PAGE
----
Speaking on behalf of the NOC, Tsedu said that the time was ripe to address the issue of hate speech, especially in a year when two nations – South Africa and Rwanda were commemorating 20 years since the end of apartheid and the Rwandan genocide, two of the most heinous crimes to have been perpetuated on African soil.
AMI Board member Dele Olojede congratulated the organization’s management team for its choice of this year’s theme and urged the media community to demonstrate its ethical commitment to turning the page on hate speech in Africa.
The 2014 edition of the AMLF is also symbolic as the year marks two momentous events: 20 years since the end of apartheid in South Africa and 20 years since the Rwandan Genocide. African media leaders and owners will therefore use the Forum to hold frank discussions on how to uphold high ethical standards in the tricky world of politics and business.
The organisers noted that: “Despite the ‘Never Again’ rhetoric, there are people today in the Central African Republic, South Sudan, Uganda and Nigeria, to name a few countries, who are facing persecution and stigmatisation based on ethnicity, race, sexuality, gender and religion.” Organisers have promised that this year, there will be an unprecedented array of industry exhibitors, as well as a gallery and screening room to allow for reflection on the main theme.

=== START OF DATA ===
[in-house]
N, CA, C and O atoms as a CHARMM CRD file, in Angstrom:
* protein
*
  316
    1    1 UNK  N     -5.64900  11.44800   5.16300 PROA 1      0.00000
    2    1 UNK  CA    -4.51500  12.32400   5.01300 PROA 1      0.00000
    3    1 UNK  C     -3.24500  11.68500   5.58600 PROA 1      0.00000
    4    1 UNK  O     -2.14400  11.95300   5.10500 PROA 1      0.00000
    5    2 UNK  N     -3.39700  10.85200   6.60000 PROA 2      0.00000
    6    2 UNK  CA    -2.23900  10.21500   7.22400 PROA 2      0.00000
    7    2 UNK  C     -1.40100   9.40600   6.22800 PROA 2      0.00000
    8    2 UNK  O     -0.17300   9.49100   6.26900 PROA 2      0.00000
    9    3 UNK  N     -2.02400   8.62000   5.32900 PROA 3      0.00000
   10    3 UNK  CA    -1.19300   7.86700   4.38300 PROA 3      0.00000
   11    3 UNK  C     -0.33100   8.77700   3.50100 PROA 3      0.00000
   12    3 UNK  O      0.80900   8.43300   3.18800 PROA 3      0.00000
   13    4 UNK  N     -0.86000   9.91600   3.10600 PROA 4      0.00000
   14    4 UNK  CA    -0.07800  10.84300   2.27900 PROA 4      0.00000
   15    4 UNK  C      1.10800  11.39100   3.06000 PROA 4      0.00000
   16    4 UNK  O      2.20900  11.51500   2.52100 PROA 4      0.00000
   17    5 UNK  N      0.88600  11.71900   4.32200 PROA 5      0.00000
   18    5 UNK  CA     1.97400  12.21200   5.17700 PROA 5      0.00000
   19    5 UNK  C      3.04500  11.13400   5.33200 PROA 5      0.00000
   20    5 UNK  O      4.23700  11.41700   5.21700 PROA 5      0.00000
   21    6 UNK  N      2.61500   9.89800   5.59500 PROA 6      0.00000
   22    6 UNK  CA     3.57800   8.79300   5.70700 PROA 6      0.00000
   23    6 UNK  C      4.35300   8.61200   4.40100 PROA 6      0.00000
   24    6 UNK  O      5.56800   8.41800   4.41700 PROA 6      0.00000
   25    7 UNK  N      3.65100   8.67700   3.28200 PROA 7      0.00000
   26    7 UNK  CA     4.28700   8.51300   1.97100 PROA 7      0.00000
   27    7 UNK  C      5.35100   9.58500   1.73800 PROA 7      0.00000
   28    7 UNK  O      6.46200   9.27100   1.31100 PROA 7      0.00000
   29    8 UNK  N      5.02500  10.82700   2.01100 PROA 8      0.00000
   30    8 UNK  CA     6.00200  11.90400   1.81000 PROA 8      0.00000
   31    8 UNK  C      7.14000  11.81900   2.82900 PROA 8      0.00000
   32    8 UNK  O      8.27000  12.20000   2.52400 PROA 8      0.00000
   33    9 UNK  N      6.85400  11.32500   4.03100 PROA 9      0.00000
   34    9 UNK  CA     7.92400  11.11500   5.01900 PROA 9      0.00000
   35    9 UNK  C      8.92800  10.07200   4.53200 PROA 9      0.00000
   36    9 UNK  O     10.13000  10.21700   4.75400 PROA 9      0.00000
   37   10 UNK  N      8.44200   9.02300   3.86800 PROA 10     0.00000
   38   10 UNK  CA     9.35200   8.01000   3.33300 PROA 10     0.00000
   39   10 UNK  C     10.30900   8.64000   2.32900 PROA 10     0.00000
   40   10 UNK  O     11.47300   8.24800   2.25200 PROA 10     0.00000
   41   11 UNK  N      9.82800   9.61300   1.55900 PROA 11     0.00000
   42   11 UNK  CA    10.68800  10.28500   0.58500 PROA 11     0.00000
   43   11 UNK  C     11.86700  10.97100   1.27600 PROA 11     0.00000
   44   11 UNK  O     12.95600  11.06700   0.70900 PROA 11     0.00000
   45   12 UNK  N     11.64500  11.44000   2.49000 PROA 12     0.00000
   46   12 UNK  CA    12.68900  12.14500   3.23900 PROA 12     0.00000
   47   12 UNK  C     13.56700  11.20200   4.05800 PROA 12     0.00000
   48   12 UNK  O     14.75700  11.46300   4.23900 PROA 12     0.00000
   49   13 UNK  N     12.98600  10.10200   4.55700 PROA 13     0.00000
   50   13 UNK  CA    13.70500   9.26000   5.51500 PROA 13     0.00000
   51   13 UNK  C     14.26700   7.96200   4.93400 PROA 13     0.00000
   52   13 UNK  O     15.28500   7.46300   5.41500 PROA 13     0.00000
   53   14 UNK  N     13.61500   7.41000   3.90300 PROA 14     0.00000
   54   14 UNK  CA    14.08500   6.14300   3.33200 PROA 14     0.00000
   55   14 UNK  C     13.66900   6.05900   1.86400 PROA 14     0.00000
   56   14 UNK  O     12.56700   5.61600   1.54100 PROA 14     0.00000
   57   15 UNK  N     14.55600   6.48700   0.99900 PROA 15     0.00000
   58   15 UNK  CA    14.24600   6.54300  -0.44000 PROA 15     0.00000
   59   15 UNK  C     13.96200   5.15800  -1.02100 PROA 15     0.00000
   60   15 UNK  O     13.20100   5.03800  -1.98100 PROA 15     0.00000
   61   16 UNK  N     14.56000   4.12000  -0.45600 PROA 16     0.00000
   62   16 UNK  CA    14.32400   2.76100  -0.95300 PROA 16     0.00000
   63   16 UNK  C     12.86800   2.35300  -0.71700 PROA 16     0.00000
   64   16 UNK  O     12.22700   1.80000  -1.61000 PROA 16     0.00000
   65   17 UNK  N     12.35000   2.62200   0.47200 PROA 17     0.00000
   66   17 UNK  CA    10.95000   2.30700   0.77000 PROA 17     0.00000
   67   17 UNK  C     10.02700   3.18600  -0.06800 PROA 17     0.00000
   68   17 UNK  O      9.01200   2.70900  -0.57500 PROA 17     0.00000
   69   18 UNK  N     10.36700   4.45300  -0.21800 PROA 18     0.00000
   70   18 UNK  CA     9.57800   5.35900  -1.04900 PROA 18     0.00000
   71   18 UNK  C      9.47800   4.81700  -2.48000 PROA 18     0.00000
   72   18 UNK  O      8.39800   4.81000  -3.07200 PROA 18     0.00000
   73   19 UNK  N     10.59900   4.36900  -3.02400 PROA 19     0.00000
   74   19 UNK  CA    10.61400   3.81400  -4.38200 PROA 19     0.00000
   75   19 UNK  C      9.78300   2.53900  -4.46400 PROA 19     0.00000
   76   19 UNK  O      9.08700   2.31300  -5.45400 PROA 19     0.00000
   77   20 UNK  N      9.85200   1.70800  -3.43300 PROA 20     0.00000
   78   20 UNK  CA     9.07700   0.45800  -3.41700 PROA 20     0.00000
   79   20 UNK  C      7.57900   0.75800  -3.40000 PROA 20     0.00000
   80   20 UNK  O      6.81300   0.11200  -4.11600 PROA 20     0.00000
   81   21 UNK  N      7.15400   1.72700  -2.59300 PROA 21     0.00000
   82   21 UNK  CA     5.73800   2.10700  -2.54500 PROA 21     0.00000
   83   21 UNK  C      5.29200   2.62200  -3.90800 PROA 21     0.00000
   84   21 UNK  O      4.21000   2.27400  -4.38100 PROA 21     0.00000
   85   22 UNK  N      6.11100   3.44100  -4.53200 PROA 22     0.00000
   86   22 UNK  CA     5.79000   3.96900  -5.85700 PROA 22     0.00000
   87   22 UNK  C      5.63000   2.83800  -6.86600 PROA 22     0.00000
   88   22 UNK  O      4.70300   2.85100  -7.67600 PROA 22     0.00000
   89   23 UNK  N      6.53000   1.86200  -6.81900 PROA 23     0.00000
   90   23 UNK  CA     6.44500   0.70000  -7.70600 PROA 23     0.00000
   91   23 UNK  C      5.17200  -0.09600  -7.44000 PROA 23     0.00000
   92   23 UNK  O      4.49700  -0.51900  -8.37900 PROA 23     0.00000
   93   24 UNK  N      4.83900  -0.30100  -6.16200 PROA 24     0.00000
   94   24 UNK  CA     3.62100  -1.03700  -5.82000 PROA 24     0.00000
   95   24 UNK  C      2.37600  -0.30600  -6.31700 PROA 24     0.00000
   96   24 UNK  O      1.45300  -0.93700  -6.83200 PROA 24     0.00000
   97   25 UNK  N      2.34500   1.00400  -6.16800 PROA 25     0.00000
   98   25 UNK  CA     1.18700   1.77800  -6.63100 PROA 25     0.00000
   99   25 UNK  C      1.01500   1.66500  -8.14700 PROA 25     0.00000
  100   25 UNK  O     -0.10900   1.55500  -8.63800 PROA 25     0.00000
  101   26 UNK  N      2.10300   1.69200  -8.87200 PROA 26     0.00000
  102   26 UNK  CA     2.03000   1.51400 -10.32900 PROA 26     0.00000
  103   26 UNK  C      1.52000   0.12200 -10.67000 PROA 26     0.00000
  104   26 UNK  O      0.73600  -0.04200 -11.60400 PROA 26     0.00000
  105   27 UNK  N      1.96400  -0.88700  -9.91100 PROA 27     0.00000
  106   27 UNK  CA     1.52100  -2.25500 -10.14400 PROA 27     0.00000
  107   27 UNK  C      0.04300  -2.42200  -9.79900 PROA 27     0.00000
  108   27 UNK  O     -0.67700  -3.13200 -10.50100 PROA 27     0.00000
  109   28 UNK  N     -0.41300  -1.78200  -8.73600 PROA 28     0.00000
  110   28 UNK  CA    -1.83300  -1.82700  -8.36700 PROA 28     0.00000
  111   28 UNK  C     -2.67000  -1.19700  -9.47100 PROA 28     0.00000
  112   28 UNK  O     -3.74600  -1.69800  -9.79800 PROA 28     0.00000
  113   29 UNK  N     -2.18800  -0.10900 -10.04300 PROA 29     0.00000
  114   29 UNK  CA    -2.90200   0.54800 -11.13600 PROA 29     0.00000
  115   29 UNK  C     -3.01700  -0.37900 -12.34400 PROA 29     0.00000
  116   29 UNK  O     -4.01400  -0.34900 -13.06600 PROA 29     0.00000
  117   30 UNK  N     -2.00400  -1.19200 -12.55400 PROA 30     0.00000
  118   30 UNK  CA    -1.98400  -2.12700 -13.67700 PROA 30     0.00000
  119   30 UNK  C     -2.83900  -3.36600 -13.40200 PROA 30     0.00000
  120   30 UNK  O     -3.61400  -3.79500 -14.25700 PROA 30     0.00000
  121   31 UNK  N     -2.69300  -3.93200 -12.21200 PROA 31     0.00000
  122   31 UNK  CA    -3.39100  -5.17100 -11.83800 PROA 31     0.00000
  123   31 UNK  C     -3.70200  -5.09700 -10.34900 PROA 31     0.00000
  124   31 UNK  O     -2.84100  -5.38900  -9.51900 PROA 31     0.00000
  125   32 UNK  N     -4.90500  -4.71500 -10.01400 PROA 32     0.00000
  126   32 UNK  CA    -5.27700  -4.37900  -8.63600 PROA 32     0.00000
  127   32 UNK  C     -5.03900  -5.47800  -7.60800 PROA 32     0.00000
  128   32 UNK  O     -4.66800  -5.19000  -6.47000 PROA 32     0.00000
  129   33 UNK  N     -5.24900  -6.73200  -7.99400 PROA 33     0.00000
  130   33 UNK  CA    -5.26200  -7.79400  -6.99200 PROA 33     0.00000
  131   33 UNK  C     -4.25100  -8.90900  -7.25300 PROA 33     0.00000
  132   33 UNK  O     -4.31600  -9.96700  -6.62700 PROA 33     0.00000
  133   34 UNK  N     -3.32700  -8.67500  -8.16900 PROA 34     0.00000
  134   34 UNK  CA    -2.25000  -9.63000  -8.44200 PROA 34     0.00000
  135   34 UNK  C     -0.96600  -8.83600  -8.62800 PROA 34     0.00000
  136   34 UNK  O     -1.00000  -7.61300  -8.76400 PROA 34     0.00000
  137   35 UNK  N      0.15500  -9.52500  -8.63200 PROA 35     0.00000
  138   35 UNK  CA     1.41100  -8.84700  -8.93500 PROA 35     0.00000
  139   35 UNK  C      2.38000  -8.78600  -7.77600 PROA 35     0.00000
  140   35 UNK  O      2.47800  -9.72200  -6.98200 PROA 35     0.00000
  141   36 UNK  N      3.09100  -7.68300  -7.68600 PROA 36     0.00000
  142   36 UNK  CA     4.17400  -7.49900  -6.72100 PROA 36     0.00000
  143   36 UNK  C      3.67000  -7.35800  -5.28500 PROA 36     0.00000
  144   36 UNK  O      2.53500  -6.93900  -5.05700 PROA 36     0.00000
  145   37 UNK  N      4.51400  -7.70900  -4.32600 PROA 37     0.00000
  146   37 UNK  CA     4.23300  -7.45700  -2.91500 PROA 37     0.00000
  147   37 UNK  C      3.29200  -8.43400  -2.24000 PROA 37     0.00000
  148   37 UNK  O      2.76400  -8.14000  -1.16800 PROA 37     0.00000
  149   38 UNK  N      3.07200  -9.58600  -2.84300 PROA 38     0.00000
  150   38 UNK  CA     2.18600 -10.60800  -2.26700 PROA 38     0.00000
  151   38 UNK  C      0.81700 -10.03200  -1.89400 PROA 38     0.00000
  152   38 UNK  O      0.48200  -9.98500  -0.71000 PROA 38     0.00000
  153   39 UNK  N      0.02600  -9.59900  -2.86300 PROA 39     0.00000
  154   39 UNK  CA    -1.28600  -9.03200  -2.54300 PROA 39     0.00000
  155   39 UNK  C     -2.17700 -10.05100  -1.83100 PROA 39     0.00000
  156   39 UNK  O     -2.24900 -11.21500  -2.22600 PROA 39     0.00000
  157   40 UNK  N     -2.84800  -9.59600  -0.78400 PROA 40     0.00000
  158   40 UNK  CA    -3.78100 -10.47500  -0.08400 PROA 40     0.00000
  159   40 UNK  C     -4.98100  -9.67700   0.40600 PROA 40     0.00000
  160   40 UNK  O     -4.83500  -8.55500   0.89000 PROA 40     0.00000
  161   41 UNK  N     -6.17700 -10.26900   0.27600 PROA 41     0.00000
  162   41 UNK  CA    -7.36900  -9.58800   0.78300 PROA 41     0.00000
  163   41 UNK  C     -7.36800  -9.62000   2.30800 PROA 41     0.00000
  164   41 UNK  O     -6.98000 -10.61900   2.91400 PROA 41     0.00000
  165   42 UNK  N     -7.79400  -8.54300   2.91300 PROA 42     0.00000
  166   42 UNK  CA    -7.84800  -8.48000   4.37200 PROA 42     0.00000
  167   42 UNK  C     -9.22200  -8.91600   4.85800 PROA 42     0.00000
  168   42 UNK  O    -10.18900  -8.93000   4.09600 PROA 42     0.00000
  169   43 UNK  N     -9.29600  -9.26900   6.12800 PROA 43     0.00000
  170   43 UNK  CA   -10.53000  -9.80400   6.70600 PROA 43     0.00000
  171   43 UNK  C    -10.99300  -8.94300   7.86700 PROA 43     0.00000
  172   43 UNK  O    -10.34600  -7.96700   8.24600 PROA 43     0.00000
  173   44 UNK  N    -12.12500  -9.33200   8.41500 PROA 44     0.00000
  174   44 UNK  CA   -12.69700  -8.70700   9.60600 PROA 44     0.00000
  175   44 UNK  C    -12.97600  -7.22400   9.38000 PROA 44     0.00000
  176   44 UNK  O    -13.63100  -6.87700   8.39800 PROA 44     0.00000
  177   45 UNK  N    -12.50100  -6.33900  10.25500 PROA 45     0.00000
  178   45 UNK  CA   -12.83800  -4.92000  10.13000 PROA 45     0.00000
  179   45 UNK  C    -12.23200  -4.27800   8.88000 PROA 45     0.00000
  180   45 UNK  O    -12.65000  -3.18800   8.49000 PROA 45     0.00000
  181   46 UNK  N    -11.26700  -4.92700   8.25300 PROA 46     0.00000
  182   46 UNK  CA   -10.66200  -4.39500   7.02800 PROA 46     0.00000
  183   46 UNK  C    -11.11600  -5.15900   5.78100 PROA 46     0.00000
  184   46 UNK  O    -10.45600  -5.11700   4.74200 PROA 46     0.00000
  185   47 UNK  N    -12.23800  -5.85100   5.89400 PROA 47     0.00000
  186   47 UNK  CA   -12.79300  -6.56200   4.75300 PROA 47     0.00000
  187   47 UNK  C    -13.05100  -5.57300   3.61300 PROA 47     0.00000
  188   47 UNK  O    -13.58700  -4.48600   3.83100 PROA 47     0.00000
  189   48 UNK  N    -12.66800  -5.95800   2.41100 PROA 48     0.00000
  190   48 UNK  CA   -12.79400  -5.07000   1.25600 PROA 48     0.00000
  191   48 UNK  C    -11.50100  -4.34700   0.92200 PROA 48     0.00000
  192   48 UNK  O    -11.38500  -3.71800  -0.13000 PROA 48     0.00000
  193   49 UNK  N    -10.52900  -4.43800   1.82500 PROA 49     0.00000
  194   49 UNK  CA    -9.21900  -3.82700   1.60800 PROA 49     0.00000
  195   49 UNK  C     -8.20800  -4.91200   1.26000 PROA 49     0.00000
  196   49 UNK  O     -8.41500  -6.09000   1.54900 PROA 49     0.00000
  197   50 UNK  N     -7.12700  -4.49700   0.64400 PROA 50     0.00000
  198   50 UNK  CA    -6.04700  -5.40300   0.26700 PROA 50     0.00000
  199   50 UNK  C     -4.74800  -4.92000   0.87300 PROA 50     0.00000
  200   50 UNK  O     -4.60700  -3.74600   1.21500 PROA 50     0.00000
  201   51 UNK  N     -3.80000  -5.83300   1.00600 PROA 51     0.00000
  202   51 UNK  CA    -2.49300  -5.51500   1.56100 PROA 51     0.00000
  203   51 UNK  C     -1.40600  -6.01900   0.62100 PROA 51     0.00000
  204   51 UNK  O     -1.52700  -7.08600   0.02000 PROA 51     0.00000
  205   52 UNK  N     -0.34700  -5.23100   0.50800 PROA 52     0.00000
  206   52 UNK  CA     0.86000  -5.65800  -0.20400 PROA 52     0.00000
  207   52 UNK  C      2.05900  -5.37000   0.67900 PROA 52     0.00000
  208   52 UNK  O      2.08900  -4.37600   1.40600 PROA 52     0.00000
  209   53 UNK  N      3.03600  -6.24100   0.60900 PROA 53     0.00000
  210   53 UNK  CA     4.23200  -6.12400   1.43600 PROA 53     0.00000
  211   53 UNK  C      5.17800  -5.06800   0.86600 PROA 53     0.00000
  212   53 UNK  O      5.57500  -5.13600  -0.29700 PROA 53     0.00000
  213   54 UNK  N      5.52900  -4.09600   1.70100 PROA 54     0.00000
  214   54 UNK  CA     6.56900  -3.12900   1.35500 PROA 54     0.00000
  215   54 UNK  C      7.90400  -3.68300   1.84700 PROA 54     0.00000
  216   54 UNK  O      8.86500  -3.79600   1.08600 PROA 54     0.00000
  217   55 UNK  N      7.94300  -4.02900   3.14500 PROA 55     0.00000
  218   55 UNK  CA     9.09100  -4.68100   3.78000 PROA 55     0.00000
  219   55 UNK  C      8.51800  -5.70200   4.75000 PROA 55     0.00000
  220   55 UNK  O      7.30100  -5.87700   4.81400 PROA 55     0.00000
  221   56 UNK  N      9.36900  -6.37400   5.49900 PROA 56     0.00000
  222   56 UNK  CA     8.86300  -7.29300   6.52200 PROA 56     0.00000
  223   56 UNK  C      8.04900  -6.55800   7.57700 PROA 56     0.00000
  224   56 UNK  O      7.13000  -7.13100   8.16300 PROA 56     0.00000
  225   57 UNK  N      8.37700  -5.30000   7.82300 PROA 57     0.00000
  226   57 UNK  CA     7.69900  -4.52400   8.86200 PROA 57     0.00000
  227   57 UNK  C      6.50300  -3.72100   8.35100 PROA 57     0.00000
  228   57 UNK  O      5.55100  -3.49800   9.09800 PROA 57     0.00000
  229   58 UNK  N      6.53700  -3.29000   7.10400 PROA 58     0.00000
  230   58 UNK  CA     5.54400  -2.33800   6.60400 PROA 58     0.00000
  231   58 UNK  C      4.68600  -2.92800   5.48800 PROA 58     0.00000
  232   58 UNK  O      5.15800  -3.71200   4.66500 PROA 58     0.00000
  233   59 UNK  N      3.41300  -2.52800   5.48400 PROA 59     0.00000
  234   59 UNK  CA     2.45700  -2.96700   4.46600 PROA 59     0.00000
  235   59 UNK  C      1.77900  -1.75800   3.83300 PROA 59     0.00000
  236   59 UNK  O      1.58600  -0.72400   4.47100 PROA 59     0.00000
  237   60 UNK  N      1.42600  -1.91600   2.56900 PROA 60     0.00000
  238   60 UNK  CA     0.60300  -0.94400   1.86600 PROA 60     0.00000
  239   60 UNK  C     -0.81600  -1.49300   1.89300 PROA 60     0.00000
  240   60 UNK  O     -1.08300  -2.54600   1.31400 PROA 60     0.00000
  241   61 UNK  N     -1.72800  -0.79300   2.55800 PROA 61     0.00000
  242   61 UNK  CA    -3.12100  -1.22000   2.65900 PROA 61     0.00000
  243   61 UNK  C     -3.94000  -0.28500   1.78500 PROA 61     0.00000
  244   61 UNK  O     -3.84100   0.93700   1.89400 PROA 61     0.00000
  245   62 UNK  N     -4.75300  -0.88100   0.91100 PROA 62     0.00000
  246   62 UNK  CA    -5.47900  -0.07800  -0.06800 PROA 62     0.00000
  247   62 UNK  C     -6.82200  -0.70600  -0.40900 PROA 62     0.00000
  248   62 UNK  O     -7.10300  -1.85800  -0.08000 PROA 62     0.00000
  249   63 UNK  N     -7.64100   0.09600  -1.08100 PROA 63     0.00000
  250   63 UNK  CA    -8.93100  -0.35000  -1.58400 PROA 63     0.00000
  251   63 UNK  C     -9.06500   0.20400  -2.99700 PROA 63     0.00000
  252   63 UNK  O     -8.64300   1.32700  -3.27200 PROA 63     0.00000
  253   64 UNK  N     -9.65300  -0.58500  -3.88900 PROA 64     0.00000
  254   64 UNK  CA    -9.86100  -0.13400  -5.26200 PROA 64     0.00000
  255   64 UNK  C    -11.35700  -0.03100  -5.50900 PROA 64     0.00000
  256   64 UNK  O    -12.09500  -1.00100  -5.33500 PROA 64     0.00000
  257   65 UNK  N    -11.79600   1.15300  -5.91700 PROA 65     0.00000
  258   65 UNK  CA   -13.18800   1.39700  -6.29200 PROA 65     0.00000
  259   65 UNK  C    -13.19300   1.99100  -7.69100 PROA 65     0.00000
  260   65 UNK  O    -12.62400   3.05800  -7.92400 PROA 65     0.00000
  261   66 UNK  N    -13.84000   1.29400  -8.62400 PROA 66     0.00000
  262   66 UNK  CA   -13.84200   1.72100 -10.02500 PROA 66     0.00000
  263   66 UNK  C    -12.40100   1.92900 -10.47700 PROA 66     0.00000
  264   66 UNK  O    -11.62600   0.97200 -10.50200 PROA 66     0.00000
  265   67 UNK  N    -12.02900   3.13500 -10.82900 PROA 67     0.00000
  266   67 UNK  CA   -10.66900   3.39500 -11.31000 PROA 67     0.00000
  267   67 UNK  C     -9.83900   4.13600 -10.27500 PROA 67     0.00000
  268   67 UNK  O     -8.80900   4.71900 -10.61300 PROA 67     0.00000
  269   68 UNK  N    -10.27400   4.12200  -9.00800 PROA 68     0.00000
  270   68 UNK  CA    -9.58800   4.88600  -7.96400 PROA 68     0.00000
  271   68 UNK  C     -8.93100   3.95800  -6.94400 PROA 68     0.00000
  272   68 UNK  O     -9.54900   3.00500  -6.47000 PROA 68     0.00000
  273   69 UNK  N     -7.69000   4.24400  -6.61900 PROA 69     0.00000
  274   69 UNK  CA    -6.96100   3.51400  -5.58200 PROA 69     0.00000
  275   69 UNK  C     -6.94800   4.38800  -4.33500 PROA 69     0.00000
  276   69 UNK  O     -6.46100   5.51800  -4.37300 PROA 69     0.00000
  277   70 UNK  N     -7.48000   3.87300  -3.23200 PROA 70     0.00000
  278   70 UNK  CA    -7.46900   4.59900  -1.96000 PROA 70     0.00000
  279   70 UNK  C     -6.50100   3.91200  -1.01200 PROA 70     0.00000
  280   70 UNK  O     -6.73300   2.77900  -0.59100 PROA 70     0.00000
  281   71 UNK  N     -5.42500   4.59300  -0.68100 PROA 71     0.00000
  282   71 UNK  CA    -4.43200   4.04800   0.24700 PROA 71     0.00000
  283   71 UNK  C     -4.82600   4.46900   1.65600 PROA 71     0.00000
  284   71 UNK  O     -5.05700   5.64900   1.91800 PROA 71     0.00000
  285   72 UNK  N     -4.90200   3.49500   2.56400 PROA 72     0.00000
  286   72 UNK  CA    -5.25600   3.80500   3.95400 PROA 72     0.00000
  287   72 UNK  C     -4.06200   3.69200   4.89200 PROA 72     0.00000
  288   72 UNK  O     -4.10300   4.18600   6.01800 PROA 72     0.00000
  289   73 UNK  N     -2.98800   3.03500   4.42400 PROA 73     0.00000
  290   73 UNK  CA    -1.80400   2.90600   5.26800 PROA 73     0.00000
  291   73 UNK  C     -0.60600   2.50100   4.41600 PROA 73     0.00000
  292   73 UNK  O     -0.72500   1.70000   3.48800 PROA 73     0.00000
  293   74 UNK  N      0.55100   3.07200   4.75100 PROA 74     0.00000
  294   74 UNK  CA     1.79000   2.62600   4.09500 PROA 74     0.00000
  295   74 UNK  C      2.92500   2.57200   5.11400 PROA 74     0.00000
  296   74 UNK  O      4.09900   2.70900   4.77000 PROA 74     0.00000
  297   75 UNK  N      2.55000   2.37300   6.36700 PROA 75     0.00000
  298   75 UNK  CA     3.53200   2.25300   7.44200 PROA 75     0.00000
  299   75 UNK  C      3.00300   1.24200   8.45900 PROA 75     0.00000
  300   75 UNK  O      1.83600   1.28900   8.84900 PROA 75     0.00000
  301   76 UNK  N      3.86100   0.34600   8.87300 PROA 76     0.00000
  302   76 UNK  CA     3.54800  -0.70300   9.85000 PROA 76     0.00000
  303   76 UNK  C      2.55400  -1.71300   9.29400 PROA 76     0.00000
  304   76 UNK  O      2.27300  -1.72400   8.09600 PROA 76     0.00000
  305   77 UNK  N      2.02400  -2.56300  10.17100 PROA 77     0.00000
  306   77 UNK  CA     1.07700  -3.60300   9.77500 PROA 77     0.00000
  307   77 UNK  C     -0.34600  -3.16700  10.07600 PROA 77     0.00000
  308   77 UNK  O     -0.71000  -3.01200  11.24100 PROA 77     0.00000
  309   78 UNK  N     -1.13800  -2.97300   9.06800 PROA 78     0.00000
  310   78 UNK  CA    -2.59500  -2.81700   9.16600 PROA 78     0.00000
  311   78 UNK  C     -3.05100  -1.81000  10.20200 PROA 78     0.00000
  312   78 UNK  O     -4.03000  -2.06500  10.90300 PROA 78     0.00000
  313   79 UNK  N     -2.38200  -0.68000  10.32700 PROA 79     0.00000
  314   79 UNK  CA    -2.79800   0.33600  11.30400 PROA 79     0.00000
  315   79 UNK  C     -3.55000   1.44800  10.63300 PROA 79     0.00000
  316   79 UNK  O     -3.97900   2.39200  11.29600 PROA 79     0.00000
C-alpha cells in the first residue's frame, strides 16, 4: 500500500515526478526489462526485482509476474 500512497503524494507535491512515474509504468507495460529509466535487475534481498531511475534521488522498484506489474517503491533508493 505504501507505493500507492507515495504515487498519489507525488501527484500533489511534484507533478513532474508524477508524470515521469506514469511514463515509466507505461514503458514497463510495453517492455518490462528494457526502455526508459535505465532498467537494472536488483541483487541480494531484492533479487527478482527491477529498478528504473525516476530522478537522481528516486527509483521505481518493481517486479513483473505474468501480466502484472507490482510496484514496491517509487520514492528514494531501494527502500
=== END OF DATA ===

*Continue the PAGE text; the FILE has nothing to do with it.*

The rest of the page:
AMLF said it is determined that this should not just be a talk‐shop but an opportunity to catalyse real changes and that in order to do this, it will launch the #TurnthePageonHateSpeech online campaign in August to galvanise support and thought around the issue of hate speech. It added that through online competitions, a petition, a data map and a resource platform for journalists, it hopes to build real momentum around the theme.
The Forum also noted that there are shrinking businesses as a result of dwindling sales, circulation dips in the print market, runaway costs of employment due to fierce competition for talent, government‐cum‐political and commercial pressure that dents editorial independence and tech adaptation. It said these are the harsh realities that owners, editors and journalists are grappling with.
The AMLF 2014 will therefore bring together industry experts, rights activists, journalists and media owners and leaders from across Africa to seek practical solutions to persistent problems that plague the sector. It will seek to address the questions of how to build a boardroom culture that is committed to editorial independence and good governance as a means of “Turning the Page on Hate Speech.”
The African Media Initiative is the continent’s largest umbrella association of African media owners, senior executives and other industry stakeholders. AMI’s mandate is to serve as a catalyst for strengthening African media by building the tools, knowledge resources and technical capacity for African media to play an effective public interest role in their societies. This mandate includes assisting with the development of professional standards, financial sustainability, technological adaptability and civic engagement.